History of Old Windsor
in the Royal County of Berkshire
by David Nash Ford
O L D
W I N D S O R
There was a Saxon Royal Palace in Old Windsor, the predecessor of Windsor Castle. It is mentioned in several charters of
Confessor's reign. In 1061, the new Abbot of St.
Augustine's Abbey in Canterbury was appointed here and consecrated in the parish church. Legends also tell of several other events. The saintly King cured the blind here. Earl Godwin of Wessex apparently choked to death while dining with the King at Old Windsor (or Winchester). He proclaimed that he should be struck down if he was lying when he claimed not to have murdered the King's brother. He promptly dropped dead.
Harold (later King) and his brother Tostig are said to have faught here in the King's presence and pulled each other's hair. They were probably children at the time.
The Palace stood near the church in the field known as Kingsbury, ie. "Kings Borough". Part of this area was excavated in the 50s. The area appears to have started out as a very small settlement around
AD 600. It expanded slowly during the 7th & 8th centuries, until a vast transformation took place around the year 800. It may have become the home of
King Egbert of Wessex who annexed most of Southern England around this time. For this was when the Royals moved in, building their elaborate residence, similar to, if not more splendid than, that fully excavated at Cheddar in Somerset. There was a triple-wheeled watermill on an artificial millstream nearly a mile long. Nearby was a stone building with glazed windows (enormously expensive at this time). The complex may have been fired by the Danes during raids around 900, but it was soon rebuilt with heavy timber-framed buildings. Finds ranged from domestic cooking pots to a gilt-bronze sword-guard.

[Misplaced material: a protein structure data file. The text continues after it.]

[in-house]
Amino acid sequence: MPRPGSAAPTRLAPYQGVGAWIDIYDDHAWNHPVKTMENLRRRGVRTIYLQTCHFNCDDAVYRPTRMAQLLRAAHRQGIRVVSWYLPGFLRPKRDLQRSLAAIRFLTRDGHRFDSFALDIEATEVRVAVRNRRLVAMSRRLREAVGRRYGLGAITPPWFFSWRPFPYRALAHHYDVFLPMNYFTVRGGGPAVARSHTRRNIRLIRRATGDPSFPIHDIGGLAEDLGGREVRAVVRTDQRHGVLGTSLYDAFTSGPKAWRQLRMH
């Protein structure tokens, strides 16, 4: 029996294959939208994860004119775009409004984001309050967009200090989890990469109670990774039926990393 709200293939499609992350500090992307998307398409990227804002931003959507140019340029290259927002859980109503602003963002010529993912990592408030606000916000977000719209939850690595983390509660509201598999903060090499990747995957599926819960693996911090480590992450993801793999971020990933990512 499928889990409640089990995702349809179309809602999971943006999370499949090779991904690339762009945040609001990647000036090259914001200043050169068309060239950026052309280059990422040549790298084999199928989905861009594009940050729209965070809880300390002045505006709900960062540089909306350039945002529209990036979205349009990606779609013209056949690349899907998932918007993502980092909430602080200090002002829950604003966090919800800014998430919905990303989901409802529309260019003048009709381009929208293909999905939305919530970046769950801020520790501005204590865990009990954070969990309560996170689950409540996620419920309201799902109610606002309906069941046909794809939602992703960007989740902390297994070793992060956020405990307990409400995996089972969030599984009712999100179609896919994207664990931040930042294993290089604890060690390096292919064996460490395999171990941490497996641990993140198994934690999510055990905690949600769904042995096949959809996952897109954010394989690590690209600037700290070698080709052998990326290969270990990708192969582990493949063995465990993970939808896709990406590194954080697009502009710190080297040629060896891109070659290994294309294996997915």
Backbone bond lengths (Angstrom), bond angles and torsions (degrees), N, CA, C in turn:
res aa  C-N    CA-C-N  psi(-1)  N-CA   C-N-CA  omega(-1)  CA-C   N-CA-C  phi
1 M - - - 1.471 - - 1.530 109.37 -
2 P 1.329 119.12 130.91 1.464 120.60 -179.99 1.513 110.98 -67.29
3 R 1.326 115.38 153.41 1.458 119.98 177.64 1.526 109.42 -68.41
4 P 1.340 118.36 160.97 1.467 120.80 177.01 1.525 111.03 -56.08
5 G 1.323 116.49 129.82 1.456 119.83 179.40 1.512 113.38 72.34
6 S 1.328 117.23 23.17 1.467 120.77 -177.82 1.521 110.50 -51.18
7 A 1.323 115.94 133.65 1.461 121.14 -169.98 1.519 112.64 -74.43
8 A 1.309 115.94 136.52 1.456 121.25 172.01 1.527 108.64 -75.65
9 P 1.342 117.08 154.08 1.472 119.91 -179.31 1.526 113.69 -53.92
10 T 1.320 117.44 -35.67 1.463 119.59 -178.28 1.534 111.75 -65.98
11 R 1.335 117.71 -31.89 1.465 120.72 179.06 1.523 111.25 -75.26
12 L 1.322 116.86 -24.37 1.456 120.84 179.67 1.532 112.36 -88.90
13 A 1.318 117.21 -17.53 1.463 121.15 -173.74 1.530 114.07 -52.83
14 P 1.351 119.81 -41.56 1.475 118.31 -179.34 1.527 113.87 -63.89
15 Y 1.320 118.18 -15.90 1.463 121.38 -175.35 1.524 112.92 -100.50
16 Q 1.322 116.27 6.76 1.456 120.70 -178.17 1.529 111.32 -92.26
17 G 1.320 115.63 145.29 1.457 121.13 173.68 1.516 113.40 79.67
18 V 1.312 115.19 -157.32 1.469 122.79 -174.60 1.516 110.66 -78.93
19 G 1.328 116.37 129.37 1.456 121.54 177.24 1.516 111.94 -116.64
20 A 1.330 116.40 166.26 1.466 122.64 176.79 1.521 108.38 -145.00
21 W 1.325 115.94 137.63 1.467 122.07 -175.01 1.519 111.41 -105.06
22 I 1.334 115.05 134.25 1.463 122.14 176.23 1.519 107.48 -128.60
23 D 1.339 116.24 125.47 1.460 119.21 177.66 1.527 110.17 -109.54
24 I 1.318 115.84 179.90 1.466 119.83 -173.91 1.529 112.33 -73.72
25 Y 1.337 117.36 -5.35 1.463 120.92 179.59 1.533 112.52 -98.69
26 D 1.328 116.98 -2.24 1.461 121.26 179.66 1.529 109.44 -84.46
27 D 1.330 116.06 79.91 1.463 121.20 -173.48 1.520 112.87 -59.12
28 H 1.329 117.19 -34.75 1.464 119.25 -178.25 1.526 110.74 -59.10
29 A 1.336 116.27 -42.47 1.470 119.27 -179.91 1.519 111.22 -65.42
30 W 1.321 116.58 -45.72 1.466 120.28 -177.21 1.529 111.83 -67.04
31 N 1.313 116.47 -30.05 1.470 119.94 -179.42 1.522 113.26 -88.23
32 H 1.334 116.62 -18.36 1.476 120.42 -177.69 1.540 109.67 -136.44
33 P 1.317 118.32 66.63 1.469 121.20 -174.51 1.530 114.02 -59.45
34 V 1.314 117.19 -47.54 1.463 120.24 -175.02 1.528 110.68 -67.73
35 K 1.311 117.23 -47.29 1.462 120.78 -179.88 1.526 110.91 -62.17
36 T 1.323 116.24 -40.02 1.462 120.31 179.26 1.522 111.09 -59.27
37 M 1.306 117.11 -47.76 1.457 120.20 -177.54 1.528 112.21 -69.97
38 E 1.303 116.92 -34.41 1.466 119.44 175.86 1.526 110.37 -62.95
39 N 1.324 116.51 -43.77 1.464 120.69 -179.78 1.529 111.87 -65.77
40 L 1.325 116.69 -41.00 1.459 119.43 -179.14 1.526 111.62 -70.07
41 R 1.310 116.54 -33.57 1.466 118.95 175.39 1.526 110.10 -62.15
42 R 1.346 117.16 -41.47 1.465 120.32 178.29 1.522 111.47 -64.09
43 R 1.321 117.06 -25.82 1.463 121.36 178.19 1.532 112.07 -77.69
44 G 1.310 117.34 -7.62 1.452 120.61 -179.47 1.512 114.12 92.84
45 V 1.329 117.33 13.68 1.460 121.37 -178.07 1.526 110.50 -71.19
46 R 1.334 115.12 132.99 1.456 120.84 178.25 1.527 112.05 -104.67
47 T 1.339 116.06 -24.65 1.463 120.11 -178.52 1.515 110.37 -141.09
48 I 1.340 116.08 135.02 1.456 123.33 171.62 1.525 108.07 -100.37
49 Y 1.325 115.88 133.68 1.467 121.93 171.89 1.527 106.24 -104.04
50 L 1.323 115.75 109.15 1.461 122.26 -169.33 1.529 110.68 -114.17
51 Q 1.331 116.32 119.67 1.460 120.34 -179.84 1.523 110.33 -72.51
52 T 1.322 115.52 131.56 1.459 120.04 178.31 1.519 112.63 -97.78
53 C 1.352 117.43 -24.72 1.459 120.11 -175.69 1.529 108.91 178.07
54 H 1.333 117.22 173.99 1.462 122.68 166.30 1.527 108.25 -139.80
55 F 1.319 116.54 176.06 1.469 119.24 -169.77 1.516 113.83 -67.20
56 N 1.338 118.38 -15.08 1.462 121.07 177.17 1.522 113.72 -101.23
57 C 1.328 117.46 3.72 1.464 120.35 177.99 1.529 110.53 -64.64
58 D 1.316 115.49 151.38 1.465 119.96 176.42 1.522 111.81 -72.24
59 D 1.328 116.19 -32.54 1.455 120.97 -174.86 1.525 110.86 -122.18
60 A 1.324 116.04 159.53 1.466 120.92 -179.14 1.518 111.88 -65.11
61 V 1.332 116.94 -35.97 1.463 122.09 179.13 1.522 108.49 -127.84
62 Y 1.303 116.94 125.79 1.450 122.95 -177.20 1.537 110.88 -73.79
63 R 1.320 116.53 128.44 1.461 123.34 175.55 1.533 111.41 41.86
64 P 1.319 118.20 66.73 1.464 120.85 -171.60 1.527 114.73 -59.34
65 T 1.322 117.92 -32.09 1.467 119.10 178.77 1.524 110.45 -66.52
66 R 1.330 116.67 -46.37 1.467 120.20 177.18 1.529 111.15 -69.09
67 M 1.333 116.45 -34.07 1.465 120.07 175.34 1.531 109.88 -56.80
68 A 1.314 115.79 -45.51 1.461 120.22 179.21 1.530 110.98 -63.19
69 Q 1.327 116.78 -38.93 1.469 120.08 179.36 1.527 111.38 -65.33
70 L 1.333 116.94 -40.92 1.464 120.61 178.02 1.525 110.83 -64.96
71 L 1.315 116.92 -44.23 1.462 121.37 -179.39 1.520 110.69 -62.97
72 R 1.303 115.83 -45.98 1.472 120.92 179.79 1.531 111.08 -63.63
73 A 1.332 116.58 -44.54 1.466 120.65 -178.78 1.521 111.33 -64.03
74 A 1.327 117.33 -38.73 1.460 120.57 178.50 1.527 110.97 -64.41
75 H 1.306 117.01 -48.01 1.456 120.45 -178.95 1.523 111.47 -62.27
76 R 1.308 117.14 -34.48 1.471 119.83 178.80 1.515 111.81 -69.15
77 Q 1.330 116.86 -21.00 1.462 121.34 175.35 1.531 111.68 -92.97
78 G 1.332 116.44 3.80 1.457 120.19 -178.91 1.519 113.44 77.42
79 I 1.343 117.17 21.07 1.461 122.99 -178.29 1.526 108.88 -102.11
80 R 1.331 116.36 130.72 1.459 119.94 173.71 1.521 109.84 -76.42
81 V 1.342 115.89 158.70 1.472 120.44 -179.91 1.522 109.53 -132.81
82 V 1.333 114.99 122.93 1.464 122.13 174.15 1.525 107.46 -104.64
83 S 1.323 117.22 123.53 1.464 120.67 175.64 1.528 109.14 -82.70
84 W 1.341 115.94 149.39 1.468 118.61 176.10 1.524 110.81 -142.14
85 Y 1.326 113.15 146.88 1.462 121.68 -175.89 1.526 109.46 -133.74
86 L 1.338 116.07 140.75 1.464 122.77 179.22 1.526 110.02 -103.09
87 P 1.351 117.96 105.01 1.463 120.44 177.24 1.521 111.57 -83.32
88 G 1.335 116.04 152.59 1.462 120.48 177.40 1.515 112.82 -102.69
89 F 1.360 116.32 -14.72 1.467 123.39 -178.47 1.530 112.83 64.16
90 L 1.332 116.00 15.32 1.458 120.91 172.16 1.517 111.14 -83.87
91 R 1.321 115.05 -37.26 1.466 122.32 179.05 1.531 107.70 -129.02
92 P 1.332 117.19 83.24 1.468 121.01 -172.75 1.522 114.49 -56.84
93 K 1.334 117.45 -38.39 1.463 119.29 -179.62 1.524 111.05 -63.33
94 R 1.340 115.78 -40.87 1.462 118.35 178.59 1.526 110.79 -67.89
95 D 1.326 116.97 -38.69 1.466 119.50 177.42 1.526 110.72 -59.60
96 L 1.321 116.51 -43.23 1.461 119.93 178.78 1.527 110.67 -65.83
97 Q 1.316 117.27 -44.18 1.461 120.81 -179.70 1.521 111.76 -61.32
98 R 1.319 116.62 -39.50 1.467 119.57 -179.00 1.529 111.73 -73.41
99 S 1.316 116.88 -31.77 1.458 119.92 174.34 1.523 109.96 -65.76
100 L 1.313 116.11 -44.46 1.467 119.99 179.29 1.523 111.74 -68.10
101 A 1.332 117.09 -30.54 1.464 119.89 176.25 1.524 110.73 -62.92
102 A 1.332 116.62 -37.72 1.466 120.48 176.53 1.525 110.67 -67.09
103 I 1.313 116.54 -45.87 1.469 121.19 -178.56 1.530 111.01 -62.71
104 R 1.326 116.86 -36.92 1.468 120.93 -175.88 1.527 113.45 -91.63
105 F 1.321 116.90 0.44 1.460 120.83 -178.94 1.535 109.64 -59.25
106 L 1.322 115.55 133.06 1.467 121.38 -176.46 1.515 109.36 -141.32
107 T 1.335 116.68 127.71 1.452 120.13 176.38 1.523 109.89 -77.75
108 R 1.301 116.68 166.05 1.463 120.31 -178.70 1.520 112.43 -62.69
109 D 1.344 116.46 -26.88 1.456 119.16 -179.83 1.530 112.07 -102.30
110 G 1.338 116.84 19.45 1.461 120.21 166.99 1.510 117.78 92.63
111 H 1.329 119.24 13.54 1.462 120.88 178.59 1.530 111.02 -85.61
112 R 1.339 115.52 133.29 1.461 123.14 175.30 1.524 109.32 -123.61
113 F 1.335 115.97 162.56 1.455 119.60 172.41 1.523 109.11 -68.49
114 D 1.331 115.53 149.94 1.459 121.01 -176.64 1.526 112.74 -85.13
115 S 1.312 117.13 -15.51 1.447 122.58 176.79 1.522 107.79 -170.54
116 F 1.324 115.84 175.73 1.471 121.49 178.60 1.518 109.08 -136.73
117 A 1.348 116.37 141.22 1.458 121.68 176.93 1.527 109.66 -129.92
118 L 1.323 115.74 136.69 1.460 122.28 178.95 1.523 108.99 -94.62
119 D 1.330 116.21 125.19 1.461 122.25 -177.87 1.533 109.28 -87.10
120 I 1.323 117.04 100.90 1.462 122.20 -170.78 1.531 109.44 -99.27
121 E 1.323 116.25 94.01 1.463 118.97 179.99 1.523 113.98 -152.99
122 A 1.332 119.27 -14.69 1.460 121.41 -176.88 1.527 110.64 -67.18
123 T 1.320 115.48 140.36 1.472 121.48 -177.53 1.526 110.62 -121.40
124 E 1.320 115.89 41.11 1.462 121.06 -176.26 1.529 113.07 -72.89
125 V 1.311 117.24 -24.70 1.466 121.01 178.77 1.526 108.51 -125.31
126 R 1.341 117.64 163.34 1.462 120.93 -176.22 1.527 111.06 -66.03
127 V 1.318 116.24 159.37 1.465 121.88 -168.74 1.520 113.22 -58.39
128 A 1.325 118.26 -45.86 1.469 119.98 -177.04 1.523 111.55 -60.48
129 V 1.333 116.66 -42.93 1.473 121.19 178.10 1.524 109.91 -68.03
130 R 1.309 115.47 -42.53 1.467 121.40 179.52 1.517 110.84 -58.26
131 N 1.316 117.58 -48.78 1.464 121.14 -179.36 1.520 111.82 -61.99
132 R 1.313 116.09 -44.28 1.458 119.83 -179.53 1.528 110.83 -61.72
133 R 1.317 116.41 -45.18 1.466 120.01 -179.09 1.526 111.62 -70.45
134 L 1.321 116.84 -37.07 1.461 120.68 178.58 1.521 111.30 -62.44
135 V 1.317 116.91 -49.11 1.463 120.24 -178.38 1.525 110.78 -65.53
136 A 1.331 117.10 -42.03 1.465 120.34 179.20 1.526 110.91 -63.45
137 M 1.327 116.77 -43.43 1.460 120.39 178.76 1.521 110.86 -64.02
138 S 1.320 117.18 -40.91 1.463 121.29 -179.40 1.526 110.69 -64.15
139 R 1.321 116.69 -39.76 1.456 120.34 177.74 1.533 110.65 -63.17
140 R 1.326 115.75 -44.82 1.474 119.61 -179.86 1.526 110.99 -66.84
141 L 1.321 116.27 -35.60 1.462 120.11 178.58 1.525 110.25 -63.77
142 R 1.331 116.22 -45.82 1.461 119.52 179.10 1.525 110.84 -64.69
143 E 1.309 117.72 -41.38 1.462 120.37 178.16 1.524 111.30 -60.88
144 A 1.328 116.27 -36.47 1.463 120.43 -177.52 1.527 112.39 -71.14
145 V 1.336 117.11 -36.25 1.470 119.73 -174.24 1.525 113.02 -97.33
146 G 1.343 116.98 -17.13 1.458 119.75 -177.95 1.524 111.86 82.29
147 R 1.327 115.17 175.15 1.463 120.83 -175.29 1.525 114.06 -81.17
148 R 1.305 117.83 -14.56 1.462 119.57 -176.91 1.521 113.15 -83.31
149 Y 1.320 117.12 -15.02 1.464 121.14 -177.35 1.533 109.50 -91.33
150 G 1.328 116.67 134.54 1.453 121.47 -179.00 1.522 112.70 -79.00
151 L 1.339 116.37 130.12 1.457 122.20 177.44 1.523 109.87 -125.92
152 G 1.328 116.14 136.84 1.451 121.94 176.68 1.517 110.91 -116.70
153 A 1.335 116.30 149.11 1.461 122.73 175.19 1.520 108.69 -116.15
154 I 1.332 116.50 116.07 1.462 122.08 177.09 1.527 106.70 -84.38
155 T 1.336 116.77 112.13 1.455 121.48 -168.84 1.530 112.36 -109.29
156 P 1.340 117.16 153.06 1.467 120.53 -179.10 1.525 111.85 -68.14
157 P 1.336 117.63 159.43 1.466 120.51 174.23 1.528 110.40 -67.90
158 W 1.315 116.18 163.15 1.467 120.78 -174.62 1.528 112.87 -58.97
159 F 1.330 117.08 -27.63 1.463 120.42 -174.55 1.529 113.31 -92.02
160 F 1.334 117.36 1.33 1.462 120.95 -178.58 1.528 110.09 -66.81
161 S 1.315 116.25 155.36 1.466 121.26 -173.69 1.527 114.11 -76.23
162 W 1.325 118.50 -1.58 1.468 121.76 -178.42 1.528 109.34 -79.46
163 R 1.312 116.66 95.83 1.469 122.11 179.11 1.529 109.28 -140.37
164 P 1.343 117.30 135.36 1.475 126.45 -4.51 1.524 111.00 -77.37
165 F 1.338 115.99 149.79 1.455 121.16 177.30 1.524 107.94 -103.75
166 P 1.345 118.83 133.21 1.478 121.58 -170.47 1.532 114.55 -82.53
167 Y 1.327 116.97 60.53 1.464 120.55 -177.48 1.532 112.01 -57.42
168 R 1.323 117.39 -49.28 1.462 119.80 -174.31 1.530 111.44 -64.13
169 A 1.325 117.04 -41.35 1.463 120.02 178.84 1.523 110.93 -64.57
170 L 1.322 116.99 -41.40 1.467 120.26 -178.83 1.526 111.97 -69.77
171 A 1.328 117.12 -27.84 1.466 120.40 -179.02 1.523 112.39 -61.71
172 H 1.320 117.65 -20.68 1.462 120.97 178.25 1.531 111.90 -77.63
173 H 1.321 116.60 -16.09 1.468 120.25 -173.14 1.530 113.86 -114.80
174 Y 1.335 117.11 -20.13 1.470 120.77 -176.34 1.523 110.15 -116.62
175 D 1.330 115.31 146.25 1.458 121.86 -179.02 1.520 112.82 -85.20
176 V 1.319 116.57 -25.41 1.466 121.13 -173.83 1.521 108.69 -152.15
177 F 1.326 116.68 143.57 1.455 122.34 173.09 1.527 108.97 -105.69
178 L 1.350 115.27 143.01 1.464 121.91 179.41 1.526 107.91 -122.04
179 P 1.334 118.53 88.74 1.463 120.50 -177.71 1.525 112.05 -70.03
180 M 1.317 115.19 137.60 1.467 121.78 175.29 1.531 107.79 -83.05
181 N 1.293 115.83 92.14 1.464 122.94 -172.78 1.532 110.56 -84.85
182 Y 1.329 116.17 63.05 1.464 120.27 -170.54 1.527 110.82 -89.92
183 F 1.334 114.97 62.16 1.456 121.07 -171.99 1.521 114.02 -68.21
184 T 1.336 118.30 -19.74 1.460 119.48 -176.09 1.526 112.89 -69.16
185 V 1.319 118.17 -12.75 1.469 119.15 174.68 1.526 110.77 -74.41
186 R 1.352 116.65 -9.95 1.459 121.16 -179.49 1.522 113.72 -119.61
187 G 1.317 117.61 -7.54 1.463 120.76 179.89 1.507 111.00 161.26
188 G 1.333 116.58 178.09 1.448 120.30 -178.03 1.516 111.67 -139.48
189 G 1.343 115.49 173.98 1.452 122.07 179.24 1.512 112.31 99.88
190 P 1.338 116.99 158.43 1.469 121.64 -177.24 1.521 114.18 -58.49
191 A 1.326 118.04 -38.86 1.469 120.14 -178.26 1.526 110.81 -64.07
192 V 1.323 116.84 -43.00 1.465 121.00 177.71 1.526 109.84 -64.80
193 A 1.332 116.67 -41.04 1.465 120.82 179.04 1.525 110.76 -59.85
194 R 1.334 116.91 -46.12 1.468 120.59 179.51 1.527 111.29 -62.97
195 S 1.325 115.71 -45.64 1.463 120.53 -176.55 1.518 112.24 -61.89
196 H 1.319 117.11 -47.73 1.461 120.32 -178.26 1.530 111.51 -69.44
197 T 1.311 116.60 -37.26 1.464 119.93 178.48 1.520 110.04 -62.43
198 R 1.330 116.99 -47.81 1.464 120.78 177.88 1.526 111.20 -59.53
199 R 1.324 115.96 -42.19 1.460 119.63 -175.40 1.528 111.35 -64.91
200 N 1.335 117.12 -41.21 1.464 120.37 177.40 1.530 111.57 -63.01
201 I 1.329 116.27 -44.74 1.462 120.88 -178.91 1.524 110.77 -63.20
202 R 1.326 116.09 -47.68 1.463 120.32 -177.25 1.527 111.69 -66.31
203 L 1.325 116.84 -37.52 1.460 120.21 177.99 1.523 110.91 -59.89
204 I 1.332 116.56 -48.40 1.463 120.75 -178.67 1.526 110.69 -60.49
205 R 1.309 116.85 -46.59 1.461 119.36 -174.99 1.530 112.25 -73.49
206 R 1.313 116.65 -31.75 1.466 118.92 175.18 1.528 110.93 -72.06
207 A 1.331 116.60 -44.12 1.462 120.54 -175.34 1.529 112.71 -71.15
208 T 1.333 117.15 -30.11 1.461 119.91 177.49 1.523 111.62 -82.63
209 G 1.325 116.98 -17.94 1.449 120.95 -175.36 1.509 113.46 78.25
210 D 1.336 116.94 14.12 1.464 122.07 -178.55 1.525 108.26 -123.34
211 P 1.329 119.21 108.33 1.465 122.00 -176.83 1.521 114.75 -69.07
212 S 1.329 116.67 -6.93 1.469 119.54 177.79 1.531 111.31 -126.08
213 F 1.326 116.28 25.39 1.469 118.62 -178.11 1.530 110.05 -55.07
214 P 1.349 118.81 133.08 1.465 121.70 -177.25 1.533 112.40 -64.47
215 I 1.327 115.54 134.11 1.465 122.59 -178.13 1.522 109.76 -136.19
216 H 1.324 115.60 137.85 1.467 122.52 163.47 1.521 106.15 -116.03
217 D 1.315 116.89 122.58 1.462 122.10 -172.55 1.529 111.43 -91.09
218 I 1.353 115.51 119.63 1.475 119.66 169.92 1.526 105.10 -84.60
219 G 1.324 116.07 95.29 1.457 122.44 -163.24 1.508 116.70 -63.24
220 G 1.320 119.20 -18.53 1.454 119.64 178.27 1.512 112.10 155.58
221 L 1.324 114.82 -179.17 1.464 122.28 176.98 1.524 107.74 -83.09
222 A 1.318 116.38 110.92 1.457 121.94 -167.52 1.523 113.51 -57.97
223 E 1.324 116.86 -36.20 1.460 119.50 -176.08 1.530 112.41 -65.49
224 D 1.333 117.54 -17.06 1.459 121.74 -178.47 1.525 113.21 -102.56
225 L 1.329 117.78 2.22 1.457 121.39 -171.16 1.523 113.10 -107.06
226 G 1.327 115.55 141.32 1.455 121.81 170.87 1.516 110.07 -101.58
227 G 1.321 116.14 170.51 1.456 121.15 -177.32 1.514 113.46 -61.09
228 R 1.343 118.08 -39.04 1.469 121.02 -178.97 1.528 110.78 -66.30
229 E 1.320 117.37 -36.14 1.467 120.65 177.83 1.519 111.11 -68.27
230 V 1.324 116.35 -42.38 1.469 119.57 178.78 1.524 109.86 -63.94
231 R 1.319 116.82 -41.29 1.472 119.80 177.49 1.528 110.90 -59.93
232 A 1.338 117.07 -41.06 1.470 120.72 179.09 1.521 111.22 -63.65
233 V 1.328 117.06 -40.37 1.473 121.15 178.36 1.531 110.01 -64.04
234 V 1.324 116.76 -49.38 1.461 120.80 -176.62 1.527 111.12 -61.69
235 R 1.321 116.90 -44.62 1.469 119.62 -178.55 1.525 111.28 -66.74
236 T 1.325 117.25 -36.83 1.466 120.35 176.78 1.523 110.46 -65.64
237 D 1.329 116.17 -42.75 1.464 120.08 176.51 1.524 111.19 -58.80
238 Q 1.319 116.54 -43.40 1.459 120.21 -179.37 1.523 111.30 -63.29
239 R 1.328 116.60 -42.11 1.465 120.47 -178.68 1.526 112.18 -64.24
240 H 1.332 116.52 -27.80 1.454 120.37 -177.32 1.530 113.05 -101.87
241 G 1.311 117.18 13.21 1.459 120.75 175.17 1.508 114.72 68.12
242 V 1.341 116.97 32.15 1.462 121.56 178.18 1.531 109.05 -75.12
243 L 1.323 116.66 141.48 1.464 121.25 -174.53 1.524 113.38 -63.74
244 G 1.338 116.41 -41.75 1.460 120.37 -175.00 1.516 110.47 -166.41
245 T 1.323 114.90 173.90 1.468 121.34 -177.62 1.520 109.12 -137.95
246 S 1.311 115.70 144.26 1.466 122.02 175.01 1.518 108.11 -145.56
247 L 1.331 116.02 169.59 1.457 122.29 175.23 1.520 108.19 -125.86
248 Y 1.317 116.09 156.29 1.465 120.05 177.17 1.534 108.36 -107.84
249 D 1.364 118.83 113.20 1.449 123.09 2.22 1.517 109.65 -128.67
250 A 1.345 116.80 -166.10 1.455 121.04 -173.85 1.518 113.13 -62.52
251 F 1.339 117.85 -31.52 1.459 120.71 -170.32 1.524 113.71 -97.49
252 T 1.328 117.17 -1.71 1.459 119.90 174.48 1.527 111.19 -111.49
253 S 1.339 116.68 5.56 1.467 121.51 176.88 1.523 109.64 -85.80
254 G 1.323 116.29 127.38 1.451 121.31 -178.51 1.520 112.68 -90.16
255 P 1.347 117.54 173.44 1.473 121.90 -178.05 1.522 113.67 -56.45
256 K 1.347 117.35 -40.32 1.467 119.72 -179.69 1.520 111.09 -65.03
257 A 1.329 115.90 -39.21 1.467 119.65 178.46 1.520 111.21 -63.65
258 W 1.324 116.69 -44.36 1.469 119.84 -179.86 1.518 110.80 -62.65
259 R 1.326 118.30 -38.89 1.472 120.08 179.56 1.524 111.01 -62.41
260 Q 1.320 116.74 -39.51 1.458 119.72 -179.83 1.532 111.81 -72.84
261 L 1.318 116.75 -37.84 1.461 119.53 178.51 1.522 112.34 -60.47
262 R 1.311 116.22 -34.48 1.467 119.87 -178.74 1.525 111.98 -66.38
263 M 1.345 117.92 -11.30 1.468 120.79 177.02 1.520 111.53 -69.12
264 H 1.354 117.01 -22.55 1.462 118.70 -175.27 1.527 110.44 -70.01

Just west of the village are three highly interesting moated sites. The origins of that on
St. Peter's Hill are, as yet, unidentified and little of it remains. The others are, however, well documented and still have good square waterways. Tileplace Farm is the old Manor of Tile. The family who lived there, from at least 1170, took their name from the place. Ralph De Tile and his wife Joan had a very early effigial brass (c.1350) by the pulpit in Old Windsor Church, but only the stone now remains. Their son, Thomas Tile, was Chief Butler to Richard II and Constable of Windsor Castle, where he died in 1390. His brass has also gone from the church, but his intials can still be seen in the window opposite his tomb. The family finally sold up in 1580. The third moat is at Bear's Rails: a place said to derive its name from the fact that bears were kept there, presumably for Royal bear-baiting events. It lies within the Pale of the Great Park and is believed to represent the Manor of Wychemere. This was one of the places given to Oliver De Bordeaux by his patron and friend, King
II, but later exchanged for other lands, so the King could enlarge the Royal Park. The area within the moat was excavated in 1920. This revealed a very extensive complex of buildings around two vast halls. Oliver's Hall (believed by the excavators to be Saxon) was extended by
William of Wykeham in the 1360s and he erected a chapel with two altars nearby. The house appears to have been pulled down by
Richard II in order to make repairs to Old Windsor Manor
In the early eighteenth century, an unfortunate incident at Old Windsor finally led to the summoning of the Bow Street Runners to clear up the problem of the infamous Wokingham Blacks
(See Wokingham). A local member of this band of robbers, named Hughes, had been fined a tenner and had his guns confiscated by a Keeper Miles of Old Windsor. The Blacks arrived in the night and threatened to fire the keeper's house. When his son tried to mediate, he had his head blown off! The keeper only escaped when the next lot of powder flashed in the pan. The gang then fled, but later descended on the churchwarden's house where, rather than have his home burnt to the ground, he was obliged to return the ten pound fine.